Bank didn’t decide to close RT accounts in Britain on its own – Lavrov
NatWest bank, part of the Royal Bank of Scotland Group, informed that it intends to stop servicing RT UK and that the decision was not subject to discussion. Commenting on the accounts closure on Tuesday, Sergey Lavrov insisted that the decision had not been taken by the bank independently.
“It’s as clear as day that this decision was not made by the bank. And not any other bank – banks don’t make such decisions on their own,” he said. “I believe an old saying is appropriate here: don’t treat others the way you don’t wish to be treated yourself.”
The minister didn’t elaborate on possible retaliation for RT accounts closure. The Russian Foreign Ministry earlier described as “squeezing alternative voices out of UK media space” by the UK government and said it was a violation of British commitments to preserve press freedoms under the Helsinki Accord of 1975.
The British government has denied any involvement in the situation, insisting that NatWest made the decision independently from its state owner.
“I noted the decision of the NatWest bank to withdraw support for RT, that was a wholly independently taken decision,” Foreign Secretary Boris Johnson told the House of Commons on Tuesday.
The bank has since backtracked on its ‘non-negotiable’ position, saying in a statement that it was “reviewing the situation” and “contacting the customer to discuss this further.” According to RT’s Editor-in-Chief Margarita Simonyan, no arrangement has been set for such talks yet.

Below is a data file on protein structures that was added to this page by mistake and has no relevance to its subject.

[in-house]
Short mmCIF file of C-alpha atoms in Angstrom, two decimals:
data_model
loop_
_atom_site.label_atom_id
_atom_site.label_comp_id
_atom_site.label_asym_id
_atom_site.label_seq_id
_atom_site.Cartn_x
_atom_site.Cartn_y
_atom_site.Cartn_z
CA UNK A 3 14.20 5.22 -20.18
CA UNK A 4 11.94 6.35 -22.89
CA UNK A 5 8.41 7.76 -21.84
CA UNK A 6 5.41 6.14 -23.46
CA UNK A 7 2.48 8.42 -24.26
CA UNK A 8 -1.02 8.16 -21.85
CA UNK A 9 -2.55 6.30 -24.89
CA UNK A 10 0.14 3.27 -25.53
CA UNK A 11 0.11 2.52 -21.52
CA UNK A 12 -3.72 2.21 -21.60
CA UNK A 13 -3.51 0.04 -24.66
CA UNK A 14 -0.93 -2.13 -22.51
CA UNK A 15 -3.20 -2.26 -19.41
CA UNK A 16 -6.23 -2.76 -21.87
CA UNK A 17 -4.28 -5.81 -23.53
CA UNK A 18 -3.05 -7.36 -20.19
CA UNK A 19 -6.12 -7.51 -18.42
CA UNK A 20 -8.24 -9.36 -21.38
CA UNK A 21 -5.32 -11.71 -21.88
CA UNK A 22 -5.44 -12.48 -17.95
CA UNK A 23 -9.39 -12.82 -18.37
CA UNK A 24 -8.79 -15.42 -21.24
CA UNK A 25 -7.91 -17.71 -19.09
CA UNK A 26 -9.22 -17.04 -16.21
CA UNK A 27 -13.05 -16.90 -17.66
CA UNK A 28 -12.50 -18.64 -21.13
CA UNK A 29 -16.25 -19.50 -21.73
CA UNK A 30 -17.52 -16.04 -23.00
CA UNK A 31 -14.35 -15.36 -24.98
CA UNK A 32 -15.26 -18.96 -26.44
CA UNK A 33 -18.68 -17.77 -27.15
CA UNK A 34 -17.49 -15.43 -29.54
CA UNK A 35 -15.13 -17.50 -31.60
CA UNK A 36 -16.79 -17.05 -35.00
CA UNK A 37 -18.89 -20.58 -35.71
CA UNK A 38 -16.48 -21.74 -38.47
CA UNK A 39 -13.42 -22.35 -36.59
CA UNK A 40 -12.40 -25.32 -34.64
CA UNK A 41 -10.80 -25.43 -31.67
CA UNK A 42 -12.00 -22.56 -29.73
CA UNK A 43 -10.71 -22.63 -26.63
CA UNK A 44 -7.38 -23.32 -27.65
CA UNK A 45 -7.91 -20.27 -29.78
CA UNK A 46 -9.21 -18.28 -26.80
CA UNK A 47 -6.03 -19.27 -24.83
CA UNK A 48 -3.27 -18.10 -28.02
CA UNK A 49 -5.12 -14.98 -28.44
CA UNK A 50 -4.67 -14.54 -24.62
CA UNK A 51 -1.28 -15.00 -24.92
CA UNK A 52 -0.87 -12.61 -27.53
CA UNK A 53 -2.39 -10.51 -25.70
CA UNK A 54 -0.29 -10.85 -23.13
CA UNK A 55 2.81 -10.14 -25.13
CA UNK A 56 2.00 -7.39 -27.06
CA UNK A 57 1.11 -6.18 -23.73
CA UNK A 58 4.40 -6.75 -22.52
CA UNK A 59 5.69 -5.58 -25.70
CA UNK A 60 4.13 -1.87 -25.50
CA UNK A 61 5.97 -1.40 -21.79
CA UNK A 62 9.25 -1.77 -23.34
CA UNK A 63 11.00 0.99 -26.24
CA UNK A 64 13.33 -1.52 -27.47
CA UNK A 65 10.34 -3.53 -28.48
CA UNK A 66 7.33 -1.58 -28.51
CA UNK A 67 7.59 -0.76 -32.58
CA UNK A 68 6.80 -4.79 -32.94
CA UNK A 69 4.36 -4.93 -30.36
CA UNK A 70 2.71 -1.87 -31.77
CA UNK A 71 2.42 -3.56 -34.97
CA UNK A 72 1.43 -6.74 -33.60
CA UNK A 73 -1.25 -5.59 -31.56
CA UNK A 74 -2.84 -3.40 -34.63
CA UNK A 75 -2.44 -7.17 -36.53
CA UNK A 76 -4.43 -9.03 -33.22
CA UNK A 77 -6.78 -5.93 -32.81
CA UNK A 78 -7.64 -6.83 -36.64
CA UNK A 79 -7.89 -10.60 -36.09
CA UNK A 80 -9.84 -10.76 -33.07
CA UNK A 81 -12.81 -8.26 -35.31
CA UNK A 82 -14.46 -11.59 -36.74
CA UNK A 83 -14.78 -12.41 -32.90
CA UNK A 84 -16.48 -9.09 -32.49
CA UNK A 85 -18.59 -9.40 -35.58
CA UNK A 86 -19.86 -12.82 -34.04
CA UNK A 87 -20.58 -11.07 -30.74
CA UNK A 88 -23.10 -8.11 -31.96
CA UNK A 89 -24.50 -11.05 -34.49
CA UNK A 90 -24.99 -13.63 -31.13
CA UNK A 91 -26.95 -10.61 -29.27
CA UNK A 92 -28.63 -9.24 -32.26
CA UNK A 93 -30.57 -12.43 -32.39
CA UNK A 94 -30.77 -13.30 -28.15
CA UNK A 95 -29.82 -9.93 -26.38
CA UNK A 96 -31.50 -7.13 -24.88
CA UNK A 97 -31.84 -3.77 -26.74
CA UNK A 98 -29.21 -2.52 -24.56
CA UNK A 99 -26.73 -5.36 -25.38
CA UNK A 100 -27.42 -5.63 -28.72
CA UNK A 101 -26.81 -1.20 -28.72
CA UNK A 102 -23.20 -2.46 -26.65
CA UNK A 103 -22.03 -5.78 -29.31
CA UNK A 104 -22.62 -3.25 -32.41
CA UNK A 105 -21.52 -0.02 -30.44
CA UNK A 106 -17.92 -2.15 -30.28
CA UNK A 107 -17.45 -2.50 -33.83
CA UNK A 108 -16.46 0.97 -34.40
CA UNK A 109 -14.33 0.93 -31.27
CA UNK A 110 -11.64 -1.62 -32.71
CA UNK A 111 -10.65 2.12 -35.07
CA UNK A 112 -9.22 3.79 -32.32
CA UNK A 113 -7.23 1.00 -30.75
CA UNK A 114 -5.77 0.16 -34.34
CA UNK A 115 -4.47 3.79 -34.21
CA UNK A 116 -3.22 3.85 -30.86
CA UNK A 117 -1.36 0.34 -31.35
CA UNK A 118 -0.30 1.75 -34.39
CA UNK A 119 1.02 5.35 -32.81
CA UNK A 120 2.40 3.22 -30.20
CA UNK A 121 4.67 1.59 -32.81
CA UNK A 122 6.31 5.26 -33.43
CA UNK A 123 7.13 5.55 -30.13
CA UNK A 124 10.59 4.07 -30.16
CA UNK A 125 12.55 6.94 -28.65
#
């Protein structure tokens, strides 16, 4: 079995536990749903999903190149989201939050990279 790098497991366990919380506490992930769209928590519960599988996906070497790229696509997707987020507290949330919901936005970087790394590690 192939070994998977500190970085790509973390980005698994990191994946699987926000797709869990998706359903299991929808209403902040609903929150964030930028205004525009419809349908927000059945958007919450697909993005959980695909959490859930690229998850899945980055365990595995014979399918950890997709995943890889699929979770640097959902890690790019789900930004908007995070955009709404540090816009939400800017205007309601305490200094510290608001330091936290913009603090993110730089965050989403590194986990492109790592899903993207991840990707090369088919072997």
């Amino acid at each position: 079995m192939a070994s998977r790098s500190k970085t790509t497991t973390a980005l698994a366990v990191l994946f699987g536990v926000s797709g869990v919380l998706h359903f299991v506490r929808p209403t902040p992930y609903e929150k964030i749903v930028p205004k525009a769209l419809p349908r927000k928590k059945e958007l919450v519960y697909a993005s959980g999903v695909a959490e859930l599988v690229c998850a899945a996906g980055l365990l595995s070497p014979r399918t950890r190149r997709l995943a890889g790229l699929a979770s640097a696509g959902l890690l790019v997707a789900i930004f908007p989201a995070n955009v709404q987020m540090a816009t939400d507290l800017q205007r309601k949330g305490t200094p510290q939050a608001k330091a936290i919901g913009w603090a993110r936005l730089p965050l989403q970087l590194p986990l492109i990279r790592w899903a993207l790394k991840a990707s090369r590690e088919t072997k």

The Times claimed that Russia had threatened to close the accounts of the BBC in Russia and to report the case to the OSCE, an organization that grew from the Helsinki Accord. The British newspaper didn’t cite any sources, but claimed that RBS “withdrew its punitive action” after the threats. RBS is another bank owned by the RBS Group, which apparently the Times meant to name as the decision-maker.
RT has received numerous messages of support after disclosing its banking troubles on Monday coming both from public figures and devoted viewers.
"This is an attempt to squeeze out alternative voices. All the big domestic UK channels carry government policy uncritically," Steve Hedley, Senior Assistant General Secretary of RMT, the UK's biggest specialized transport union, told RT on-air. "They are attempting to put a warning shot across the bow of not just RT, but any news organizations with a different point of view."
A NatWest customer told RT he had closed his account with the bank after a decade of being its customer in protest at the way it had treated the news channel, and dozens more said they planned to do so in article comments.